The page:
The world is not the same anymore. I know, I know. Who doesn’t! What’s the point in stating the obvious though?
Also, when has the world been the same anyway? Things have always been happening to it. Sometimes to shock, sometimes to restore a semblance of equilibrium, sometimes to shake us out of our delusions or stupor, sometimes just for the heck of it.
The Covid-19 pandemic has been one of those rare events that managed to do all of the aforementioned. It’s a shock, all right, and the biggest one so far in this century. It shook us out of our delusions too—the most unflinching megalomaniacs will agree. The virus has, after all, turned all of us into cowering creatures, however defiant a face we may put up in public. And last but not the least, the lockdowns in various cities across the world have done quite a fine job of healing a much-brutalised environment. As human beings and machines went into hibernation and the air cleared up and nature started to spring back to its natural state (see the irony here?), we started realising the debauchery in our earlier existence—careless in many ways, irresponsible, unhinged, unseeing, delusional, and so on. This newfound peace in our natural environment may even have put us in a peaceful place — nature and us creatures coexist after all, exchanging energies and destinies and the very air we breathe in and out.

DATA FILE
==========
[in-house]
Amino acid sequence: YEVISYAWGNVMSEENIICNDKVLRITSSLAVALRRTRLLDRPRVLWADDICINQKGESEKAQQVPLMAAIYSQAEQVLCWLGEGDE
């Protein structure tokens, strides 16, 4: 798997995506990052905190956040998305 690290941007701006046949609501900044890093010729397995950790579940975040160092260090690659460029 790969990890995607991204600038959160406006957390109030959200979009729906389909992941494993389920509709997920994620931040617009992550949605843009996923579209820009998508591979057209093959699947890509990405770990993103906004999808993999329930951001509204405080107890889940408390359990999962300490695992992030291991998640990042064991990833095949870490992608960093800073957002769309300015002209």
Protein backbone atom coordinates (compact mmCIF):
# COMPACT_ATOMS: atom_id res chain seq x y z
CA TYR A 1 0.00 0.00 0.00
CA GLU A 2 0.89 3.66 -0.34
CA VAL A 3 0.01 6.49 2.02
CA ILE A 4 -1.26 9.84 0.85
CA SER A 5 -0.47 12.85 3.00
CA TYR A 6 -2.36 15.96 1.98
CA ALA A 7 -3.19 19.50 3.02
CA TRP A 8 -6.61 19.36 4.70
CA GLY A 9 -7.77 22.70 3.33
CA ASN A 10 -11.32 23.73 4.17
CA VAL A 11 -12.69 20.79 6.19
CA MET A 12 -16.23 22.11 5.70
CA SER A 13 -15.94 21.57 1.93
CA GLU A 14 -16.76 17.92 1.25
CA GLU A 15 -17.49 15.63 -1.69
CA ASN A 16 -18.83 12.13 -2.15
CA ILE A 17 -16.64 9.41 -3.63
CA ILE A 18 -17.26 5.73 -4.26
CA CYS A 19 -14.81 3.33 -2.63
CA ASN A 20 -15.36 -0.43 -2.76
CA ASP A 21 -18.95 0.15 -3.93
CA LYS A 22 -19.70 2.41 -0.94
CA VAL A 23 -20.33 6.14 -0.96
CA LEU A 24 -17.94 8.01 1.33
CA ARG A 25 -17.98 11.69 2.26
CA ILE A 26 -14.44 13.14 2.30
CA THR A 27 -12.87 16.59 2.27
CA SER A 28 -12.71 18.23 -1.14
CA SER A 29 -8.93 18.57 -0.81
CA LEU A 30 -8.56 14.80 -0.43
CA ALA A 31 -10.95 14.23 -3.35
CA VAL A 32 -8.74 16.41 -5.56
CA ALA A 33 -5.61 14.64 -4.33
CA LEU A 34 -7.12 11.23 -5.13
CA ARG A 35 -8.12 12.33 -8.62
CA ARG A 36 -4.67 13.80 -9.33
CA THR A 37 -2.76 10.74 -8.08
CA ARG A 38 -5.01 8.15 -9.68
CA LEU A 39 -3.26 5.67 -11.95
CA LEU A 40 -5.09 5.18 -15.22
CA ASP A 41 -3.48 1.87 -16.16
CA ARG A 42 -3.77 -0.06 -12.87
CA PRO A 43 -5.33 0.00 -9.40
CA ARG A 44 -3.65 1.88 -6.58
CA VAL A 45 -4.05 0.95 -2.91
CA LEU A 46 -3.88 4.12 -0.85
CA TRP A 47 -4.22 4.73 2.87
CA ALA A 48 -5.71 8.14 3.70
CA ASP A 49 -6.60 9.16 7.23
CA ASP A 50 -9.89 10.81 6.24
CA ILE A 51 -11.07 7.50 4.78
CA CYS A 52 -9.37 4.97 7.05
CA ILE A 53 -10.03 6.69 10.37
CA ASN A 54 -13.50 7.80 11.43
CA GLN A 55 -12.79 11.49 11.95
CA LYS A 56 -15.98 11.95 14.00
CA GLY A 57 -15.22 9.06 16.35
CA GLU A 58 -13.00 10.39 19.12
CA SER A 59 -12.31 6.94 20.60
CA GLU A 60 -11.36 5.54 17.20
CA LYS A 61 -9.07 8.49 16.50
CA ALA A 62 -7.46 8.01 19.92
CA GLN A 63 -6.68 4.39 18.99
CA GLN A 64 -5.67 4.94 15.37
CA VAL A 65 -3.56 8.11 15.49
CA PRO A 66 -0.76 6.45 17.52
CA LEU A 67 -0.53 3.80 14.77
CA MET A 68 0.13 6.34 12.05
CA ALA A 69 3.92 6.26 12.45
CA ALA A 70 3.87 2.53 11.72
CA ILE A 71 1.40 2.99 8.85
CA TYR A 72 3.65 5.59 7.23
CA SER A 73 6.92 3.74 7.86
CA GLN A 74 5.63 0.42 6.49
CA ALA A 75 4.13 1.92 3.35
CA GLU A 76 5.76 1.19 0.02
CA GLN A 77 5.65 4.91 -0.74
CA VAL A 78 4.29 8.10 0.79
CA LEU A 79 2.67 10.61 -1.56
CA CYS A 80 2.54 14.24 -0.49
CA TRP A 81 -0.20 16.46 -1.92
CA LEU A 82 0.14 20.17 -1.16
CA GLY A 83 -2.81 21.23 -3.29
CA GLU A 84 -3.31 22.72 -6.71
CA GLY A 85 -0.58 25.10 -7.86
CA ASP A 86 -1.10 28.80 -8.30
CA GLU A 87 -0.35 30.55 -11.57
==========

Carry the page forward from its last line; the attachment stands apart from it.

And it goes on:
So peace it was. For a while at least. As we started living with fewer needs and more reflections, we found a connection back to our selves. We started wondering if we could keep the peace. Some of us started to hope that we would be able to hold on to the gains we made during the downtime, not just with regard to the environment but also when it came to how we wanted to live, consume, travel, interact, react, etc.
Then the doubts start creeping in. How long until we feel the itch? Before long, we will again get used to rush-hour traffic, air and noise pollution, the screaming advertisements ordering us to buy more, the marketers exploiting people’s FOMO (fear of missing out, in case you are wondering), and whatnot.
Maybe it’s the scared cynic in me talking. Hopefully it’s the cynic only. Give or take a few politicians here and there. And maybe some corporations too? And others of their ilk.
Does peacetime suit anyone? The politicians in particular? And if it does not, whyever not? Only in peacetime can they deliver on the promises they make to us when pleading with us to vote for them. Isn’t it? Then why not fight for peace, instead of fighting for war and the spoils of war? Why fight for the oil and the coal and the sea? Let these be; instead look back at your promises.
You promised livelihoods, first and foremost. And yes, health too. And equal opportunities and dignified existence. And no discrimination at all. And happiness too? Maybe or maybe not.
But happiness is the subtext. When the other conditions of life are met, happiness becomes a matter of one’s state of mind, as against a state of how the state conducts itself in relation to us.
Can we redefine priorities as ‘equal opportunities for happiness’ to everyone’? Can our governments task themselves with this mission? Instead of trying to play god with their geopolitics and geoeconomics? Instead of in fact trying to pitch citizens against citizens on petty grounds — viz. class, religion, economic aspirations, genetics, and suchlike?
Can we be, instead of?